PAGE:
Now there's a smartphone app to help people exercise smarter, telling them how many carbohydrates and how much fat they burned.
Zoe Sagalow, special to WTOP.com
WASHINGTON — Now there’s a smartphone app to help people exercise smarter, telling them how many carbohydrates and how much fat they burned.
Jim Hagberg, who designed the app, says he sees it as useful to not only athletes but anyone who exercises. “[The app] can be used by recreational athletes, active individuals, athletes of any age — so there’s a wide range of people who could use this,” he said.
Hagberg, a kinesiology professor at the University of Maryland at College Park, led the development of the Training Optimization System app, which is planned to be released as an Android app Thursday. He incorporated Training Optimization System as a company a few years ago. Hagberg and his team plan to release an iPhone version of the app in the next few months.
Originally, Hagberg says he was motivated to design the app by his work with student athletes at the University of Maryland. He said college students are often preoccupied with what’s next on their to-do lists and might not do what they need to in order to restore their bodies from exercise, leaving themselves dehydrated and low on carbohydrates.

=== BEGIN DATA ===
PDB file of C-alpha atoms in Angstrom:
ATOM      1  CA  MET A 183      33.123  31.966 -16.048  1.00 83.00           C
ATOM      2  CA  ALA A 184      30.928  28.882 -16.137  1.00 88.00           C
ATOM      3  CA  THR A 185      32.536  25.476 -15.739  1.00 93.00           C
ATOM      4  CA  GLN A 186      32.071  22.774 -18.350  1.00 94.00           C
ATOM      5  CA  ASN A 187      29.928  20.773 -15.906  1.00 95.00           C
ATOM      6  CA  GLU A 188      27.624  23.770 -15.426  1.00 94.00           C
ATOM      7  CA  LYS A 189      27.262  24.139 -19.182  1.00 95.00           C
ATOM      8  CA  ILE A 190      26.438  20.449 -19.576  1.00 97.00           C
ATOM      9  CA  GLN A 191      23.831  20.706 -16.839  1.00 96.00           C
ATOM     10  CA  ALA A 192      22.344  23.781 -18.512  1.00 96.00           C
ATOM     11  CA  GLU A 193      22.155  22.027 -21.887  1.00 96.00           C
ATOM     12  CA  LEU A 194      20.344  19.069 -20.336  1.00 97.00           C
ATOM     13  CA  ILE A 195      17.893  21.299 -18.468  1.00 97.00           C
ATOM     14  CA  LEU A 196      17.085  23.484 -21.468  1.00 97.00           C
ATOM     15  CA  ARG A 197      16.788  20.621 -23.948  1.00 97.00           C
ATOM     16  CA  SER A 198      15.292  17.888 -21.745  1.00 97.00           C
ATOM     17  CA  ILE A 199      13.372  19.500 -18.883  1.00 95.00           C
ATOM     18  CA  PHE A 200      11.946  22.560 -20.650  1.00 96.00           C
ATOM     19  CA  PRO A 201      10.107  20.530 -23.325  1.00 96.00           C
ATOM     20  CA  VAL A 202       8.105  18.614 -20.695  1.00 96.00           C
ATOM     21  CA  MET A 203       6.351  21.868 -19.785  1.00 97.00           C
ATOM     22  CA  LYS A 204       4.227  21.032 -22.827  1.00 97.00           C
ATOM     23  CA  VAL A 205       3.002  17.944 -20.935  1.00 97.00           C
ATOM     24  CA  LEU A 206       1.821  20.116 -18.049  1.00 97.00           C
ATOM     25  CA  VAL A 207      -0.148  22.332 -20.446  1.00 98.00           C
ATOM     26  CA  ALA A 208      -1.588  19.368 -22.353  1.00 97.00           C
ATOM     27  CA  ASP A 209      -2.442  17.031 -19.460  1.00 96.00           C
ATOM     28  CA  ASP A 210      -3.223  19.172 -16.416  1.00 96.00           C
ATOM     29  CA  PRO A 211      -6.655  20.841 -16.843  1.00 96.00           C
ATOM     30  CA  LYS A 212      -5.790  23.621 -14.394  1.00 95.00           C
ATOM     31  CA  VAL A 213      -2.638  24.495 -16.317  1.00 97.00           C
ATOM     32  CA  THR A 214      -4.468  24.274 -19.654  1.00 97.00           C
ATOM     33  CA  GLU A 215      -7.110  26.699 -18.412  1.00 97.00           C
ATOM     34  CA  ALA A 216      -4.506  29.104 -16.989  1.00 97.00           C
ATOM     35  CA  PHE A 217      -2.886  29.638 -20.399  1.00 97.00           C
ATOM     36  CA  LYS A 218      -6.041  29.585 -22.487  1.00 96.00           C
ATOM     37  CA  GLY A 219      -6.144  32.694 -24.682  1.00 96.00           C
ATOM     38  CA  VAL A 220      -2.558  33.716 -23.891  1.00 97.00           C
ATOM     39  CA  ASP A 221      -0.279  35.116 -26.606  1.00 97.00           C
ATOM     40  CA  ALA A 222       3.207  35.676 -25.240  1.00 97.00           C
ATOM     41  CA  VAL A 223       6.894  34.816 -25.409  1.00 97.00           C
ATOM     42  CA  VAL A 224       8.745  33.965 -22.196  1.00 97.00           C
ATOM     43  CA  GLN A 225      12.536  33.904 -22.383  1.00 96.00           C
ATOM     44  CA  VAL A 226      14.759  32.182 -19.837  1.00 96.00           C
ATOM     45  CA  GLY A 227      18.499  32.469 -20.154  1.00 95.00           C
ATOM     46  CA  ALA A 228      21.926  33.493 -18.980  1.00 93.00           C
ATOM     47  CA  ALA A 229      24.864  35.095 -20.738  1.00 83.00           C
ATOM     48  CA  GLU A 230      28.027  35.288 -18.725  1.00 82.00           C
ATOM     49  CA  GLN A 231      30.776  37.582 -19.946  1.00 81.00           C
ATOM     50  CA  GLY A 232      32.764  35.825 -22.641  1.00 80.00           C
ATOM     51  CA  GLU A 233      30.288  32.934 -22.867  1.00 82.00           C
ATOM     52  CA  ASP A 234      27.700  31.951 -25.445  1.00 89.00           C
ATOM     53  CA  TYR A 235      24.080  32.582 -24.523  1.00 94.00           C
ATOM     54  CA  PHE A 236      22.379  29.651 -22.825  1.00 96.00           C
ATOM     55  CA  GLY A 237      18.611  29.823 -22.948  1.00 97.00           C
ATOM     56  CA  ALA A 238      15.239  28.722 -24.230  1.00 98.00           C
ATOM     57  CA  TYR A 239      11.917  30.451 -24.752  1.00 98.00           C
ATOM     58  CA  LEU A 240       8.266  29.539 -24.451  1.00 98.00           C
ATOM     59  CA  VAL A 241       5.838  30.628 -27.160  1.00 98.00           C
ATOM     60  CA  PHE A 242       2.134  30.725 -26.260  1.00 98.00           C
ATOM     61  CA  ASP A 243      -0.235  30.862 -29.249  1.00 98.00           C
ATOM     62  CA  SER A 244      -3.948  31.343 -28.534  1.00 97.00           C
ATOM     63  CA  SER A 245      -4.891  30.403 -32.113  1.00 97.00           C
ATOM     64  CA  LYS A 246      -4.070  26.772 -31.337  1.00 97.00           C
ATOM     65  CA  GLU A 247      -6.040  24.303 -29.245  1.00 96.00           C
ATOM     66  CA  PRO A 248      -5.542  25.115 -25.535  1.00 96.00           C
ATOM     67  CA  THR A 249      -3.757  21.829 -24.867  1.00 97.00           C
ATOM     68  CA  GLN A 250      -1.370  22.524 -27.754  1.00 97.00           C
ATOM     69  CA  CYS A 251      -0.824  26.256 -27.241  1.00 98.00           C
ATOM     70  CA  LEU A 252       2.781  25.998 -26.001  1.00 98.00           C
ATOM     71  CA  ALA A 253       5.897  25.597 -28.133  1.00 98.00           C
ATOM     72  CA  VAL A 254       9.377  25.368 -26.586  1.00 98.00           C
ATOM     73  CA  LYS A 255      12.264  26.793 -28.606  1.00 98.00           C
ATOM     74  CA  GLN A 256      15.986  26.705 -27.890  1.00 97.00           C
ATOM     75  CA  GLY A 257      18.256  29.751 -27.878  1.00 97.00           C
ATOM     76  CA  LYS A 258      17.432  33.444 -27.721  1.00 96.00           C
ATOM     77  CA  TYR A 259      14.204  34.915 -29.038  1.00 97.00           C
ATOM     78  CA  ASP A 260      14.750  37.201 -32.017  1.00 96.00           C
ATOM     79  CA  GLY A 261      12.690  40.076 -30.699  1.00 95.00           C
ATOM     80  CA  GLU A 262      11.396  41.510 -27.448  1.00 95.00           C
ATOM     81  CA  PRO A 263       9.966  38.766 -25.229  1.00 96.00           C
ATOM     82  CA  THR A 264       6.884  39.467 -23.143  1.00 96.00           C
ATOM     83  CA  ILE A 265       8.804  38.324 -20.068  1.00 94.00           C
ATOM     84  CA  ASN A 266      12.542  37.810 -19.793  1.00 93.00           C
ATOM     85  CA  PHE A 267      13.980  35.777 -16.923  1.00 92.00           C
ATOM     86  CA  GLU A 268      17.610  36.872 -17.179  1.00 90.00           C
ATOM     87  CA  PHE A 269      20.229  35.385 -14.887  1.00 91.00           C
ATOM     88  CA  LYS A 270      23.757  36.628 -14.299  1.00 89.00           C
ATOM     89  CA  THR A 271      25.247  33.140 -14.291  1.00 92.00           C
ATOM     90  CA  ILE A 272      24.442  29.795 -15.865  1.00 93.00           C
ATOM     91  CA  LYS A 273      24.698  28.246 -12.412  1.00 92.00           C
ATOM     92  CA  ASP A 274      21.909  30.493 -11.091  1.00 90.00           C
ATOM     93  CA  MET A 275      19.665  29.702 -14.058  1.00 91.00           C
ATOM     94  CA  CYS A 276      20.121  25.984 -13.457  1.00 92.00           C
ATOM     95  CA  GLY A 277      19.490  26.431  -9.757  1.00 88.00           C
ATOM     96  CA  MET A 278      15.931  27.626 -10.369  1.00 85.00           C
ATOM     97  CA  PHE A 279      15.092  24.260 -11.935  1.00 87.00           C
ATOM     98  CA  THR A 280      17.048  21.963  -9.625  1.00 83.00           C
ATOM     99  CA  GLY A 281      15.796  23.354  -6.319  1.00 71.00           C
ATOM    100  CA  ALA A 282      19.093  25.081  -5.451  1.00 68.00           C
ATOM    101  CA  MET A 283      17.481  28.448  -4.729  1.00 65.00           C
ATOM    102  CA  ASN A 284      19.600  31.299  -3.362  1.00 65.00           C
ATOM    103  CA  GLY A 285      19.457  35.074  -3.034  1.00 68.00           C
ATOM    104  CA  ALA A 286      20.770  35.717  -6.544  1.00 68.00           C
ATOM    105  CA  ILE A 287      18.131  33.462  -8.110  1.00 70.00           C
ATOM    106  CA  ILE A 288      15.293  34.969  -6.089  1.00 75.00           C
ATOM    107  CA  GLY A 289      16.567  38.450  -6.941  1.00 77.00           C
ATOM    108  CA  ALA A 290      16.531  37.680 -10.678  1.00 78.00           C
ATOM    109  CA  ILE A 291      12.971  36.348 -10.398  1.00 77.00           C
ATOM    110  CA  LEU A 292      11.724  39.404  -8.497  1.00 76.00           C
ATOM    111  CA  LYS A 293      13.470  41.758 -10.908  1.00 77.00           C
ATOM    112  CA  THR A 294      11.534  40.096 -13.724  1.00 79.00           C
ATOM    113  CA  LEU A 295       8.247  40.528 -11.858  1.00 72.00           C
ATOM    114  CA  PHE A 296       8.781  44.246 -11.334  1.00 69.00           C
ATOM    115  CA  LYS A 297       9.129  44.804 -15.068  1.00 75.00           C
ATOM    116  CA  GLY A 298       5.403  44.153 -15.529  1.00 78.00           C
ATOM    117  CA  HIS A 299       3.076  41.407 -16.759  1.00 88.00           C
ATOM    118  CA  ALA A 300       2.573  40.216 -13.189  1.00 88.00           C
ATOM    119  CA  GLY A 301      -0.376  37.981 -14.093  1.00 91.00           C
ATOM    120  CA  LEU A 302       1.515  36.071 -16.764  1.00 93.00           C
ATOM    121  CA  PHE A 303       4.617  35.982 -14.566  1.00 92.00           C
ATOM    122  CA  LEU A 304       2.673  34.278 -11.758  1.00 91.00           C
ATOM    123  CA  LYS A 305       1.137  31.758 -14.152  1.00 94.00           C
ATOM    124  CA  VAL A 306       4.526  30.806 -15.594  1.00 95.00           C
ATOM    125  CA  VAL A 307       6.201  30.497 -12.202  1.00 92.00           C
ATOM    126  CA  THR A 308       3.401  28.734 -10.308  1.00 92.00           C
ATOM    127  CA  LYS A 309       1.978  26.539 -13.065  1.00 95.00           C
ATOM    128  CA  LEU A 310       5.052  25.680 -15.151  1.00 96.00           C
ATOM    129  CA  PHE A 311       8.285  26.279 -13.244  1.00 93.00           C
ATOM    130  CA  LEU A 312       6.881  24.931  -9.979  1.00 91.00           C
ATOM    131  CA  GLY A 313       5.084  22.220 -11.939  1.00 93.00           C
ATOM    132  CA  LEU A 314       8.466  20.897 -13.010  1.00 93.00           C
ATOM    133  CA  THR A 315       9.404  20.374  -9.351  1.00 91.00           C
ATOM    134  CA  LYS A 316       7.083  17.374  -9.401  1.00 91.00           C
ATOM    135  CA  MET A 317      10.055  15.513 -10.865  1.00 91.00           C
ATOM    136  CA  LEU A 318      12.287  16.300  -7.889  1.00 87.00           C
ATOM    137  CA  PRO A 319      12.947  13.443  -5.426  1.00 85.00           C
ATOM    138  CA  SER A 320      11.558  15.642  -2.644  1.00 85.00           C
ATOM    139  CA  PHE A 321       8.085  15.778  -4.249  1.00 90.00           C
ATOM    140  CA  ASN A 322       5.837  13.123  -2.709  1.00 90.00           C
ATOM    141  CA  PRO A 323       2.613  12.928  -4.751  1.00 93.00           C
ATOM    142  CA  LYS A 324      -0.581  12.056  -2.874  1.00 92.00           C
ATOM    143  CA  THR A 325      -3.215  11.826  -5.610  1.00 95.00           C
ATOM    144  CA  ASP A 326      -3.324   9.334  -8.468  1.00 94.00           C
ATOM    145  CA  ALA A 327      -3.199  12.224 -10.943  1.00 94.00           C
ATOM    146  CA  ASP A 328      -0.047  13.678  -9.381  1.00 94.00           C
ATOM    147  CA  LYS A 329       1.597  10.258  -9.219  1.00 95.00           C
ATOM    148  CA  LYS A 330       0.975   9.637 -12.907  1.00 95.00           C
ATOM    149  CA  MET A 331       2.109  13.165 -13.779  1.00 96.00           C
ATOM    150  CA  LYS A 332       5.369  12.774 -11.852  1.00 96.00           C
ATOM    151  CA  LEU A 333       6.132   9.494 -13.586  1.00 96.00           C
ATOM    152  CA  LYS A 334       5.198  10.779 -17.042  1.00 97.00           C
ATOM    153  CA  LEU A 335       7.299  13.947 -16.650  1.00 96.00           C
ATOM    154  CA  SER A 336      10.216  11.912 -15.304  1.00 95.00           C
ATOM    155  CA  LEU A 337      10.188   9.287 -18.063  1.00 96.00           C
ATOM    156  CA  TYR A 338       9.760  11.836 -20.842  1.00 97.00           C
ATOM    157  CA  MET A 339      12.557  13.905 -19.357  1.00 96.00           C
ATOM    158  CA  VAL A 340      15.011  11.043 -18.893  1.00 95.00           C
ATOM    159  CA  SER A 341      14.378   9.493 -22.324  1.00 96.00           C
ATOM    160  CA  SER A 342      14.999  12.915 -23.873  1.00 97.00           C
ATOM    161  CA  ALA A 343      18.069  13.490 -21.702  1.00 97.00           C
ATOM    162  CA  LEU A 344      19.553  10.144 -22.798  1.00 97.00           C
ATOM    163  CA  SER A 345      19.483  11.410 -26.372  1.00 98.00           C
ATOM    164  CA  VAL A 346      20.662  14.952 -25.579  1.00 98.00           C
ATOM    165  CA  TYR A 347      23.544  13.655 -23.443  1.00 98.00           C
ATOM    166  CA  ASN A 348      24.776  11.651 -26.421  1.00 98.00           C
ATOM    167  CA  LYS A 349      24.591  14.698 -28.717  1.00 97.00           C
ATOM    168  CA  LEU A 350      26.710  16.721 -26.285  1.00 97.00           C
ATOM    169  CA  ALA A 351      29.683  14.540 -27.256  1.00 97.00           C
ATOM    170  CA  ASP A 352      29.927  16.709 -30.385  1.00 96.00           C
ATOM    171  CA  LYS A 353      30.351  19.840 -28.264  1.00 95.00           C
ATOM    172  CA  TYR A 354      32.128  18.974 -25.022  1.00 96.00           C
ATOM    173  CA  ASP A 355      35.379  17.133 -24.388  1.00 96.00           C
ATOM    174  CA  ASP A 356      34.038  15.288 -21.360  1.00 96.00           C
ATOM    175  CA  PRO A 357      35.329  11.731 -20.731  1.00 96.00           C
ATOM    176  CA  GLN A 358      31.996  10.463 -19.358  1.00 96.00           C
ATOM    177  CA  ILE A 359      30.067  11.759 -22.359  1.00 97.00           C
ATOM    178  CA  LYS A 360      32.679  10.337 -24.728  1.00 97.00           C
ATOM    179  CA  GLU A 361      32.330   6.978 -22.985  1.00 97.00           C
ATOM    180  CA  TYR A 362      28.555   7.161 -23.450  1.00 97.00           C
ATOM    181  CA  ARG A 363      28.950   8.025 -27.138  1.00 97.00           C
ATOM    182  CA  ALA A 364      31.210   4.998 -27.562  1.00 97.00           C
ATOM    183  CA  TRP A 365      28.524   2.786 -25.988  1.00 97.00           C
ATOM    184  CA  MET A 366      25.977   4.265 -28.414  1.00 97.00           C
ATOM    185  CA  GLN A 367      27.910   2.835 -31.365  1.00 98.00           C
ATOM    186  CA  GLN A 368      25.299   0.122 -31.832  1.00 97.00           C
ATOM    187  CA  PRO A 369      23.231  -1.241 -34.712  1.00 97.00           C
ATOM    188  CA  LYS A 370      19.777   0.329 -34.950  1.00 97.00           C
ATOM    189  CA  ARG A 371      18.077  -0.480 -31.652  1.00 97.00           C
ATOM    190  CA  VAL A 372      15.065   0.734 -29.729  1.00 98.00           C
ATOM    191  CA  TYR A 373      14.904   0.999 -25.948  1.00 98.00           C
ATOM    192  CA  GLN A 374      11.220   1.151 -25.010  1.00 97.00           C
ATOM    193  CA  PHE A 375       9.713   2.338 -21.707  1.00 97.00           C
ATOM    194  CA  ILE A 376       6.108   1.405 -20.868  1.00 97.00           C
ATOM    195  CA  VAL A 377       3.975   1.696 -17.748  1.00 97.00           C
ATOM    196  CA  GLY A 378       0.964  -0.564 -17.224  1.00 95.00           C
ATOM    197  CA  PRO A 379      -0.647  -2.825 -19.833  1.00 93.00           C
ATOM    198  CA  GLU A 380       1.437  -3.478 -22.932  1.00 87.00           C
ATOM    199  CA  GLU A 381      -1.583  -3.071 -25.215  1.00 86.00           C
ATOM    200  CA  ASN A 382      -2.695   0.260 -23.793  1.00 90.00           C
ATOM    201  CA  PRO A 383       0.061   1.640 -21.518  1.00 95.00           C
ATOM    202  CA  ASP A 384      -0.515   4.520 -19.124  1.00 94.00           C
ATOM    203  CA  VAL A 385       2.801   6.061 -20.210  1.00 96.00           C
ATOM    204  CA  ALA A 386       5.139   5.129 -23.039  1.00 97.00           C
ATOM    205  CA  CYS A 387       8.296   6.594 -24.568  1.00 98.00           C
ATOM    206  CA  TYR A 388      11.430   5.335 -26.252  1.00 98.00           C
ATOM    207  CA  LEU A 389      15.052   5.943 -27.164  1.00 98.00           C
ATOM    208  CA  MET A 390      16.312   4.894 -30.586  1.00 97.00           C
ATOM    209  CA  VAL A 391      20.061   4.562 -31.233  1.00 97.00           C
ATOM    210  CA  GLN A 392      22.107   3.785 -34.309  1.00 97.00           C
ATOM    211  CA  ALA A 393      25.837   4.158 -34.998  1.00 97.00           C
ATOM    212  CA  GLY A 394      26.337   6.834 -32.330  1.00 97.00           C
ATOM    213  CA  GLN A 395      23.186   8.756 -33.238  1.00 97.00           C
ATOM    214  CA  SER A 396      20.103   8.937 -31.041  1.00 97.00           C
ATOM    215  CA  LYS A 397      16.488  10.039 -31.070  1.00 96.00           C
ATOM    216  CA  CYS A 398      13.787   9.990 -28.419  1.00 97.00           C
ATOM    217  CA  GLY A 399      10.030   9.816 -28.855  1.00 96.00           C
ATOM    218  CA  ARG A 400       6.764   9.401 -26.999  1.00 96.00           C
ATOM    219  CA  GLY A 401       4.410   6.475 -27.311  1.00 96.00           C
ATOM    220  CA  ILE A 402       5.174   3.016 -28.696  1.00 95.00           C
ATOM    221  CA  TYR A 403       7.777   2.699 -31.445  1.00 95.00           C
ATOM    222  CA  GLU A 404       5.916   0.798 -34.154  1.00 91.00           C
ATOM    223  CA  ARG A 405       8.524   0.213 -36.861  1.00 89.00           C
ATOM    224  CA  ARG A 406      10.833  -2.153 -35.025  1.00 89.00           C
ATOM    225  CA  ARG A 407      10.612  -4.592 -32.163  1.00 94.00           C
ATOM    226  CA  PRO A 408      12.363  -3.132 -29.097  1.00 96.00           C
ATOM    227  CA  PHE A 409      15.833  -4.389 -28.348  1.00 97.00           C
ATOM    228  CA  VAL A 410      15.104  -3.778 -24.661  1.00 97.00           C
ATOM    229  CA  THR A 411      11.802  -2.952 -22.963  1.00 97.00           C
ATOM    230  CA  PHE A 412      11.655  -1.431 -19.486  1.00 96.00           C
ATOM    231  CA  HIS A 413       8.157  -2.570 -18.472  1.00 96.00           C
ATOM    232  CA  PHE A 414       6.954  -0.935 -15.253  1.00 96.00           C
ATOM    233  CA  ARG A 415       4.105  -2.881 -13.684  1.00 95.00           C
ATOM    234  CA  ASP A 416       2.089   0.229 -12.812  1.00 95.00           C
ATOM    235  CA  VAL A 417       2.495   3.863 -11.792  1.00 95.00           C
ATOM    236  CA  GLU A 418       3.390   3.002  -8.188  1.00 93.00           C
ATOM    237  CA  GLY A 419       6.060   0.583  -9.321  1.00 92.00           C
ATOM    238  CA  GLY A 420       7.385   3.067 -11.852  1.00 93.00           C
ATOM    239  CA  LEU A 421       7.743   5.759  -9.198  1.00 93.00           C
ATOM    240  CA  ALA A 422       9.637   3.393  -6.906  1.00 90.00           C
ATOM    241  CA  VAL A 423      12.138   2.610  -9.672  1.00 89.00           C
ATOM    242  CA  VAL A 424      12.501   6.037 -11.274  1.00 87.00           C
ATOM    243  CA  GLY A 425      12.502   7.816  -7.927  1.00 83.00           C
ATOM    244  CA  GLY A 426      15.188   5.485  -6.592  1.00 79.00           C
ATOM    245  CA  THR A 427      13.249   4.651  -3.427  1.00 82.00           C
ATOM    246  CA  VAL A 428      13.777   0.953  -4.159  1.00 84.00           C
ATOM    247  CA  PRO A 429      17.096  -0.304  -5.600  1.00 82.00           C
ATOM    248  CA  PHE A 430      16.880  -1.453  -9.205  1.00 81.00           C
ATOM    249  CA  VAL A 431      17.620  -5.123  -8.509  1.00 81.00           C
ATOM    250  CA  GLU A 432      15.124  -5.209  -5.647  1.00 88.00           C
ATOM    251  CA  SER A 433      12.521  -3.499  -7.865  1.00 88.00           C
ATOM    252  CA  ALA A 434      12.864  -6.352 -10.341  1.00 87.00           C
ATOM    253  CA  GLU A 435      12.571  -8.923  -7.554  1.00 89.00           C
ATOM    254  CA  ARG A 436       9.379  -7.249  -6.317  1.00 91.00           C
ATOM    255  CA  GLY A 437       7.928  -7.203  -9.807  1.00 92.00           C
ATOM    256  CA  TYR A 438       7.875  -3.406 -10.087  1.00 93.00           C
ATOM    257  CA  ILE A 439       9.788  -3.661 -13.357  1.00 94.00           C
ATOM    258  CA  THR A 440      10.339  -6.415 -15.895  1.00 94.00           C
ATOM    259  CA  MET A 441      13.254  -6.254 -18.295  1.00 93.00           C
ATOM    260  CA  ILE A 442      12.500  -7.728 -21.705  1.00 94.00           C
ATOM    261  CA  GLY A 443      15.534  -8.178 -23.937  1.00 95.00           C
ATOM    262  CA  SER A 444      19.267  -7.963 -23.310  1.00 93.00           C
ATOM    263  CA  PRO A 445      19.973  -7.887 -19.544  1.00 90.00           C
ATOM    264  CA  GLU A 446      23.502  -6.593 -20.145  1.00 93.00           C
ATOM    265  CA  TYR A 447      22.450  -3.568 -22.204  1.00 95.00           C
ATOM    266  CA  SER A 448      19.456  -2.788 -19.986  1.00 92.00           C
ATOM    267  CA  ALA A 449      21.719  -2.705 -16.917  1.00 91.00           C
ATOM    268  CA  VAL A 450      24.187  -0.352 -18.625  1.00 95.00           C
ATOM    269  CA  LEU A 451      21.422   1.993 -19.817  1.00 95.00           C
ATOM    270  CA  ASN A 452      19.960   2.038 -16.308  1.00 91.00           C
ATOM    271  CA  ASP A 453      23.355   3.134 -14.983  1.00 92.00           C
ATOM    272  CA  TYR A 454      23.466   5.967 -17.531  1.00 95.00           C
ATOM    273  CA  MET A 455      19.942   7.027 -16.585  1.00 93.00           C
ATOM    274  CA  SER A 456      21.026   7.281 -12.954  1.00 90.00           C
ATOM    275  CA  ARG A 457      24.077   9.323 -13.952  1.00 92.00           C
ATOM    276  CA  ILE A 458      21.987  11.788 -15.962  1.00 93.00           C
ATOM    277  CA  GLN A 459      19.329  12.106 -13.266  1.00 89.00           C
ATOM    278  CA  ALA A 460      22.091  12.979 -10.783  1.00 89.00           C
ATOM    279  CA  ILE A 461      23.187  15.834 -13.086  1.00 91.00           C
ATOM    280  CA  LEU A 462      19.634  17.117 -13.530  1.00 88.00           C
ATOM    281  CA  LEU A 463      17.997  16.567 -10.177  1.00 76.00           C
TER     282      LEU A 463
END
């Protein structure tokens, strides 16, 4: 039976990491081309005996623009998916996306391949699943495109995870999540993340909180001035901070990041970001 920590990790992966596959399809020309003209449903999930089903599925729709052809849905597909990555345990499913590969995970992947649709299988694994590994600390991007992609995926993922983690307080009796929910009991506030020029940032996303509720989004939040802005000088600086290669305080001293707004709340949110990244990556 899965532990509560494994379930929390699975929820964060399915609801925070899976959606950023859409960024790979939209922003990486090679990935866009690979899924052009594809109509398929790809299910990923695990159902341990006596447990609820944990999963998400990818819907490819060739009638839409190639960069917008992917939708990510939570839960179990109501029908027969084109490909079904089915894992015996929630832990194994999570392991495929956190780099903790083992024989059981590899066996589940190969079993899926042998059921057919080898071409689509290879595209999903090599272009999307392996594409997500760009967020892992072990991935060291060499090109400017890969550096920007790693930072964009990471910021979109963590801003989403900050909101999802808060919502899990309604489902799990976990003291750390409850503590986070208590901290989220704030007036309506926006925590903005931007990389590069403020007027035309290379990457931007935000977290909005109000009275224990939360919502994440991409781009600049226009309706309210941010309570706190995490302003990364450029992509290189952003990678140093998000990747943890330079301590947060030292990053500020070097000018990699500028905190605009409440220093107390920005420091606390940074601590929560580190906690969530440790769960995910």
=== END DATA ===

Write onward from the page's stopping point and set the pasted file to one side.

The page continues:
“They’ve got eight million things on their minds … but they are tied to their smartphones,” he said. And that’s why Hagberg decided to reach the students through a smartphone app.
The app tells users how many carbohydrates or how much fat they burned during a training session so that they can replenish themselves before their next training session or competition, Hagberg says. In order to use this feature, a user would need to determine heart rate using a heart rate monitor and then enter that information into the app.
The app also tells users how much water they lost so they can rehydrate after their workouts — a feature Hagberg says could be useful for people exercising outdoors in the D.C. area’s hot summers. This requires that users weigh themselves before and after their workout, he says, and enter the weights into the app.
In the next year, Hagberg says his team plans to add 10 to 15 features to both the iPhone and Android versions of the app, including providing information about preventing injuries and “more feedback on an individual’s metabolic and cardiovascular responses to exercise.”
The Training Optimization System app will be available in the Google Play store on Thursday.